Does Medicare Cover Transitional Care Management Services?

Medicare Part B covers transitional care management (TCM) for 30 days when you are returning to your home or community from a stay in a facility. After you meet your Part B deductible, you will pay a 20 percent coinsurance of the Medicare-approved cost of the service.

What Does Original Medicare Cover for Transitional Care?

Transitional care management is available through Medicare when you are returning home from a stay in the hospital or other similar facility.

According to the U.S. National Library of Medicine, TCM is essential for seniors dealing with multiple chronic conditions like arthritis, cancer and diabetes.

Transitional care is also effective if you are recovering from a traumatic condition like a stroke.

You Could Qualify for TCM After a Stay In:
  • Hospital (inpatients only)
  • Skilled nursing facility
  • Rehabilitation facility

Like other available Medicare services, TCM must be a medical necessity to be covered. If so, then you will pay a copayment after meeting the Part B deductible.

Transitional care is unlikely to be covered by Medicare Part A since it is a home-based service when you are no longer a hospital inpatient.

Medicare Advantage for Transitional Care Coverage

A Medicare Advantage plan, also known as Medicare Part C, is an alternative coverage option available to beneficiaries. These plans must include everything covered in Part A and Part B, so that you will receive at minimum the same level of coverage from Original Medicare.

Part C includes additional benefits and expanded coverage for many types of services that Medicare offers.

Check with a plan administrator to learn more options for transitional care coverage through a Medicare Advantage plan.

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Services Included or Covered Under Transitional Care

Transitional care management lasts for 30 days after facility discharge and includes several services to help you adjust to returning to your home.

A healthcare provider will manage your transition and problem-solve with your family or caretaker to ensure everything is smooth and effective.

Also, you will get an in-person office visit within 14 days of returning home.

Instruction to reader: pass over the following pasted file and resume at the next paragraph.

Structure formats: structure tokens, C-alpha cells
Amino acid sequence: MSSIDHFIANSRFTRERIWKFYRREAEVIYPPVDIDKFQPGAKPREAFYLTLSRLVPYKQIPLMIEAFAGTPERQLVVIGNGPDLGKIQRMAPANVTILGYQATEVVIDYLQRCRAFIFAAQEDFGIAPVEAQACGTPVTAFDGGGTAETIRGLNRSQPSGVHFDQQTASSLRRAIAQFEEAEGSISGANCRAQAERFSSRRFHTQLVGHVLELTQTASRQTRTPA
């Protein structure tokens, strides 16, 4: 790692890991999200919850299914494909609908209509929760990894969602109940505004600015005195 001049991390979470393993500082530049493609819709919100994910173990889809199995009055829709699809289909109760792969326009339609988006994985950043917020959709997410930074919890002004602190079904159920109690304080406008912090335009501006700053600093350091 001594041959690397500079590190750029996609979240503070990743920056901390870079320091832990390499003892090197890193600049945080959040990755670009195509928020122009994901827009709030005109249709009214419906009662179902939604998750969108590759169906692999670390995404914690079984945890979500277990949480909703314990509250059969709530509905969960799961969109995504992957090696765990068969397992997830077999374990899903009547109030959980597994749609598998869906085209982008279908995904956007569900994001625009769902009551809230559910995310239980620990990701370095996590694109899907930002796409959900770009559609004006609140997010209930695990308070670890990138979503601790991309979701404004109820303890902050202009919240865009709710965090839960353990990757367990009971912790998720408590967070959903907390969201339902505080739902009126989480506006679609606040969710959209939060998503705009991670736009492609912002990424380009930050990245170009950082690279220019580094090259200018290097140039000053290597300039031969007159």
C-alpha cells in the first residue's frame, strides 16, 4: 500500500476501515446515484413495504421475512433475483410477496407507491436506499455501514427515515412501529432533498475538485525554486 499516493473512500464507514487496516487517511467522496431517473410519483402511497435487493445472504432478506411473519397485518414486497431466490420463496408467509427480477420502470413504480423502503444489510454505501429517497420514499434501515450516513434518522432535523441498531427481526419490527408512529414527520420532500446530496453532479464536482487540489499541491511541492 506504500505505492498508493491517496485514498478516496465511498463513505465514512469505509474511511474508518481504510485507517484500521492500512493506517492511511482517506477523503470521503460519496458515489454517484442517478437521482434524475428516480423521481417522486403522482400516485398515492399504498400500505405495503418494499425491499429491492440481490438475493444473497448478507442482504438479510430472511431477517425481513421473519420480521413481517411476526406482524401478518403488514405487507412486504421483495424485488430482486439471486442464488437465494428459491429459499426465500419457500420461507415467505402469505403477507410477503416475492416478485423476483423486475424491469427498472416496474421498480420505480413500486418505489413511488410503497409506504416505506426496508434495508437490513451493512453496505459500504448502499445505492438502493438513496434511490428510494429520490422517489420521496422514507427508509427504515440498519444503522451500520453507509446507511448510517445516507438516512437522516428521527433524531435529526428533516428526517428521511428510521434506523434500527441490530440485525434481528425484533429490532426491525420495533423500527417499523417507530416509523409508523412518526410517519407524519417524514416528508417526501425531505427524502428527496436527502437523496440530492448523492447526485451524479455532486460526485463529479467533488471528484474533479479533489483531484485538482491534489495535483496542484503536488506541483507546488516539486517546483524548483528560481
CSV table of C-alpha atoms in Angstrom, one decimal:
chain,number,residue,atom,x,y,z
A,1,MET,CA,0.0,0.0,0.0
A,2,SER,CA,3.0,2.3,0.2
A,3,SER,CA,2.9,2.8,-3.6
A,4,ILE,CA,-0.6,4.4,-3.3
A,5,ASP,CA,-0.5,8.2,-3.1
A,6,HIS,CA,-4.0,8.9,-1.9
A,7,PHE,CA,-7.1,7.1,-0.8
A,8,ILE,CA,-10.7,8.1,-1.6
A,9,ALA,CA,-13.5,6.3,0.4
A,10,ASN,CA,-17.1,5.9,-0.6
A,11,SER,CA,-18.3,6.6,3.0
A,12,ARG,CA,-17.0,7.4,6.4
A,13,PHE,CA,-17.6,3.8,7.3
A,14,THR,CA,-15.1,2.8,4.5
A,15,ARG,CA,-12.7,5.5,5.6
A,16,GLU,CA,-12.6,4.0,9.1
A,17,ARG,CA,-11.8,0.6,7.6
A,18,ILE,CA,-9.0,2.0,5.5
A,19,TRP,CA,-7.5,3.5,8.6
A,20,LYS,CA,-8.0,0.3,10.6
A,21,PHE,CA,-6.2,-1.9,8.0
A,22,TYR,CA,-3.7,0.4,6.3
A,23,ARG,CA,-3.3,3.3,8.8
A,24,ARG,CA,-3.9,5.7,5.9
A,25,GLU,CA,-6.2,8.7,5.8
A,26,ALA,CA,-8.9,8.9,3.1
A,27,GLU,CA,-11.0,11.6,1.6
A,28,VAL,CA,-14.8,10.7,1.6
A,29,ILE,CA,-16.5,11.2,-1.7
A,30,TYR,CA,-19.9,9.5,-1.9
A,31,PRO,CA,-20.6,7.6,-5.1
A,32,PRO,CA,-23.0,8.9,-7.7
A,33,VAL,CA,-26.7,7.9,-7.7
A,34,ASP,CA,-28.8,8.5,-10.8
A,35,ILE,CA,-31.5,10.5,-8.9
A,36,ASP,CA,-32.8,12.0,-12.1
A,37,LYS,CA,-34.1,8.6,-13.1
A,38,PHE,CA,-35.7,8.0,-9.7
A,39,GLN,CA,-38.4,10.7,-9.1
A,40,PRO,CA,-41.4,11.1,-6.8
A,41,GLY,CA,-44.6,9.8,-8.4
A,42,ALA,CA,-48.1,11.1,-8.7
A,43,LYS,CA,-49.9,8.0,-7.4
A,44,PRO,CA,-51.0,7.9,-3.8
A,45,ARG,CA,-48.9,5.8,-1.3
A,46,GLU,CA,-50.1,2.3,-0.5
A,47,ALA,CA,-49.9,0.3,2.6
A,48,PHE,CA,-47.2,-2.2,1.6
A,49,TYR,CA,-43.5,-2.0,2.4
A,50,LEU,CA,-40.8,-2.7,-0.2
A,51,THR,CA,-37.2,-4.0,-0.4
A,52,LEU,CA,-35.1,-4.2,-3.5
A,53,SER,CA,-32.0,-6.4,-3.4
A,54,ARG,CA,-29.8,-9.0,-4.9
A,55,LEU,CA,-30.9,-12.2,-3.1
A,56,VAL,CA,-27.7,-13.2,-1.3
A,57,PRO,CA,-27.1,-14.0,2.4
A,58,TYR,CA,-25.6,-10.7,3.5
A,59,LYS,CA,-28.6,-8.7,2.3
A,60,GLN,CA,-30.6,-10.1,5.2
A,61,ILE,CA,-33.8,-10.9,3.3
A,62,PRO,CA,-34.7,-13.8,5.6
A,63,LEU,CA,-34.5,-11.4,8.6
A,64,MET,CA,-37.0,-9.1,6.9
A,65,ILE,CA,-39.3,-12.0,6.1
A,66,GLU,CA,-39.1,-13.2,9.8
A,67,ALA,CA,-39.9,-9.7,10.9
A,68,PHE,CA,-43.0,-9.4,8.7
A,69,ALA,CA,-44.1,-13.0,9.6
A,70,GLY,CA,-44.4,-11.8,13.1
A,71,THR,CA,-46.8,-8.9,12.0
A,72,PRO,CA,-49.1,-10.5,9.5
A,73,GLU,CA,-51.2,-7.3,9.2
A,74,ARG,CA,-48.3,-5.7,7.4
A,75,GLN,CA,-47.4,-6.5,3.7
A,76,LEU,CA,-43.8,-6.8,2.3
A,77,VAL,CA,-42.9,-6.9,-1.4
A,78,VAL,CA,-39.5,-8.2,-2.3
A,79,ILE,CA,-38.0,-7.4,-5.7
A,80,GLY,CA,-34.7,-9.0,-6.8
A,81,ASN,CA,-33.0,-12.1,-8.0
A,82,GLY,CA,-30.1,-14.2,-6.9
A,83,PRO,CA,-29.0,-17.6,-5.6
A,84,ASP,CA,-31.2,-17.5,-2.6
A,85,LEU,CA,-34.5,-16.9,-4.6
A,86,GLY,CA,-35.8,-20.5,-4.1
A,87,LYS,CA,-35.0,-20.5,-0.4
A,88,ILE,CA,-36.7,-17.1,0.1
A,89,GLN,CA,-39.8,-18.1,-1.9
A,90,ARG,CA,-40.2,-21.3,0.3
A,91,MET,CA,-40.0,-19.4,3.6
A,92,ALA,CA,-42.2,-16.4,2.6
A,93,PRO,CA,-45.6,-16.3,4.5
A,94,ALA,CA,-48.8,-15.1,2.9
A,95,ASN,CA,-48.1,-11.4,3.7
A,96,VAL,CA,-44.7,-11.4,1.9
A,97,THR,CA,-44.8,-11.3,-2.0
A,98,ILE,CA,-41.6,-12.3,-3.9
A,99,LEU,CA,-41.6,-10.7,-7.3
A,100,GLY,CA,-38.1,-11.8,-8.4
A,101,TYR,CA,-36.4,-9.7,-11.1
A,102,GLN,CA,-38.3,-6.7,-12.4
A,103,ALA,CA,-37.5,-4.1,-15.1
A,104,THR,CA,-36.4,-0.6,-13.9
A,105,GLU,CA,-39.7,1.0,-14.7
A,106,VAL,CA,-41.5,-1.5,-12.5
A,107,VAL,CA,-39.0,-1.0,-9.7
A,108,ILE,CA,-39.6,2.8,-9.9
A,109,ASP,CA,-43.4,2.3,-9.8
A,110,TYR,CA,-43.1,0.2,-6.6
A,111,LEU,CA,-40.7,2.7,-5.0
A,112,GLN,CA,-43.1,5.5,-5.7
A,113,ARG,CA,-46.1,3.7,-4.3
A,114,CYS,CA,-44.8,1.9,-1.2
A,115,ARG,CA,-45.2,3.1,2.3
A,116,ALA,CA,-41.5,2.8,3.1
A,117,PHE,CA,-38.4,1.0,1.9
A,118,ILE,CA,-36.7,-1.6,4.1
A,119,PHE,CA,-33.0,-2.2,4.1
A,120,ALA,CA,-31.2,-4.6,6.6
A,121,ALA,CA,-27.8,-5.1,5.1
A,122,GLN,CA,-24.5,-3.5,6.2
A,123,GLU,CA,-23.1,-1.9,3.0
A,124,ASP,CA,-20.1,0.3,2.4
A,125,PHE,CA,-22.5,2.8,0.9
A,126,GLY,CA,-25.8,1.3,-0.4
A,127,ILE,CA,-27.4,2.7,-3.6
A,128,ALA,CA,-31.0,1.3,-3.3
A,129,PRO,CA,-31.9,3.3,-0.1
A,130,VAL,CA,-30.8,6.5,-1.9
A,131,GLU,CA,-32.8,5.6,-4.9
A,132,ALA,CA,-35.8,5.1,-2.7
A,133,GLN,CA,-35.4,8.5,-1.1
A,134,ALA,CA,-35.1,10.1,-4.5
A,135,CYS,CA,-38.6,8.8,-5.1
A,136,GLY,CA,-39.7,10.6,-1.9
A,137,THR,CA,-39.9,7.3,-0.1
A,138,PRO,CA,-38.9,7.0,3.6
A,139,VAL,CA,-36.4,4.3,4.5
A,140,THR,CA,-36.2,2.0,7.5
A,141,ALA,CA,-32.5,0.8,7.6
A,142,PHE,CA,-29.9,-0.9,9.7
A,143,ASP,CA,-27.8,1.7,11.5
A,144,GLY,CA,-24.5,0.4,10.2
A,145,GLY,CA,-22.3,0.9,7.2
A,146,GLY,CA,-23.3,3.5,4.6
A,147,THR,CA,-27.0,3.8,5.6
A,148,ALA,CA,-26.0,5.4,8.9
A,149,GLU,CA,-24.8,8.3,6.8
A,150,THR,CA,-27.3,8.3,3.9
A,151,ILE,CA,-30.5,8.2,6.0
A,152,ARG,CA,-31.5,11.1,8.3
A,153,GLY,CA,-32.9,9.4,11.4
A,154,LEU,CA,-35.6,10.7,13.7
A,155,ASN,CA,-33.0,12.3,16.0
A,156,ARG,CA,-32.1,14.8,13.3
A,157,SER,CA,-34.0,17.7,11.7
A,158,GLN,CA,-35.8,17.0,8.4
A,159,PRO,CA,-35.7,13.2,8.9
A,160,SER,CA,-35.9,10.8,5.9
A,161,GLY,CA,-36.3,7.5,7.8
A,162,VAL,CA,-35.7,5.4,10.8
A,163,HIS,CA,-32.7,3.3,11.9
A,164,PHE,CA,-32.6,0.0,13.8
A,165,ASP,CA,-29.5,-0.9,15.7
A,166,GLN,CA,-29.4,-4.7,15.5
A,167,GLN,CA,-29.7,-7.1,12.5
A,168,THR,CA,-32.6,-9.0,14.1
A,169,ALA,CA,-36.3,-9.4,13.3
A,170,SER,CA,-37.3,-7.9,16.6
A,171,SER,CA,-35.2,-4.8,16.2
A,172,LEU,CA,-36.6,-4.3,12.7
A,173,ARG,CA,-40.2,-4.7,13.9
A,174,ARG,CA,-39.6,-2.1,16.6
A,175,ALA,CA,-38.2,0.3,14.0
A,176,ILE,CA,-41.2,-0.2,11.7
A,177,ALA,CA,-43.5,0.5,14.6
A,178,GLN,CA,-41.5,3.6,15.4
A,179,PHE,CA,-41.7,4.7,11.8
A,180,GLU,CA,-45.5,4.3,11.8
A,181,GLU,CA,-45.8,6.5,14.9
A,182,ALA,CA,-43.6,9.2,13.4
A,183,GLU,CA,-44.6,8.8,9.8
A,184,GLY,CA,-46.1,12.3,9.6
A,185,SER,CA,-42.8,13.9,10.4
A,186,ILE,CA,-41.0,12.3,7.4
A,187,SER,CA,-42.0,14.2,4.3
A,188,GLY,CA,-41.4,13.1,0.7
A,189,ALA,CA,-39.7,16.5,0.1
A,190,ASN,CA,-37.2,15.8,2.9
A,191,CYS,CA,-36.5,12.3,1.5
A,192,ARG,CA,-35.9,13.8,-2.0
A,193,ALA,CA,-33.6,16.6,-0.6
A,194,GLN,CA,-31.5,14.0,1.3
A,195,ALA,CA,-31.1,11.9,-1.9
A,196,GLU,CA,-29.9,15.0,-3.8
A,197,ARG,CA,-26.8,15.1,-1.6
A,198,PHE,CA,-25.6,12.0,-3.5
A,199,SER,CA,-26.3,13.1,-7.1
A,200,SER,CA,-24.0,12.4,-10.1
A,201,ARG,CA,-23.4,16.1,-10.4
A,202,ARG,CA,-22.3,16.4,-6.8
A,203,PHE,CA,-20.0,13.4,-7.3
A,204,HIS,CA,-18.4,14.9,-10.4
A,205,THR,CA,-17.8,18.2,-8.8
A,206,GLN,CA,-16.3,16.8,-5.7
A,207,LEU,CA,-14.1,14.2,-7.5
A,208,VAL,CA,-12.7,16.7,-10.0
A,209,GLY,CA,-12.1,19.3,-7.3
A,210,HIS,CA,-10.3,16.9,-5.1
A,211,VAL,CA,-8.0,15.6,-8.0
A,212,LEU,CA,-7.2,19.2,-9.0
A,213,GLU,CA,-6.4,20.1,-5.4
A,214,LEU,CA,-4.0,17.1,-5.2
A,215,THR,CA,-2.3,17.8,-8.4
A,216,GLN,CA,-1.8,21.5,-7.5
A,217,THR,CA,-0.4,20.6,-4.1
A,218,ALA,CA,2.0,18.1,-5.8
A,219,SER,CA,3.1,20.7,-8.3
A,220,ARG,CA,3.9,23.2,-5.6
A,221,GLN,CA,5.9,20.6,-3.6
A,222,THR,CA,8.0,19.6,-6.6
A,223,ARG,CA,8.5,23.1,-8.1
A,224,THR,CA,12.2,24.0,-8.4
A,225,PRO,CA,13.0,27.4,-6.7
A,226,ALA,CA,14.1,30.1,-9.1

The healthcare provider overseeing your transition will also manage your medications and treatments, including scheduling or arranging any follow-up care or services as needed.

You may also be eligible for chronic care management, which is another service that Medicare covers for people dealing with multiple chronic conditions.

Transitional care can have a significant impact on your health if not handled properly. According to the U.S. National Library of Medicine, changing locations after you have received care can lead to miscommunication if the transition is disorganized – which can affect your future treatments, too.

Last Modified: August 5, 2021

8 Cited Research Articles

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  2. AARP Public Policy Institute. (2013, March). Recent Medicare Initiatives to Improve Care Coordination and Transitional Care for Chronic Conditions. Retrieved from
  3. U.S. National Library of Medicine. (2008, September). Transitional Care: Moving patients from one care center to another. Retrieved from
  4. American Academy of Family Physicians. (n.d.). Transitional Care Management. Retrieved from
  5. U.S. Centers for Medicare & Medicaid Services. (n.d.). Part B costs. Retrieved from
  6. U.S. Centers for Medicare & Medicaid Services. (n.d.). Transitional care management services. Retrieved from
  7. U.S. Department of Health & Human Services. (n.d.). What is Medicare Part C? Retrieved from
  8. U.S. National Library of Medicine. (2015, October). Exploring Transitional Care: Evidence-Based Strategies for Provider Communication and Reducing Readmissions. Retrieved from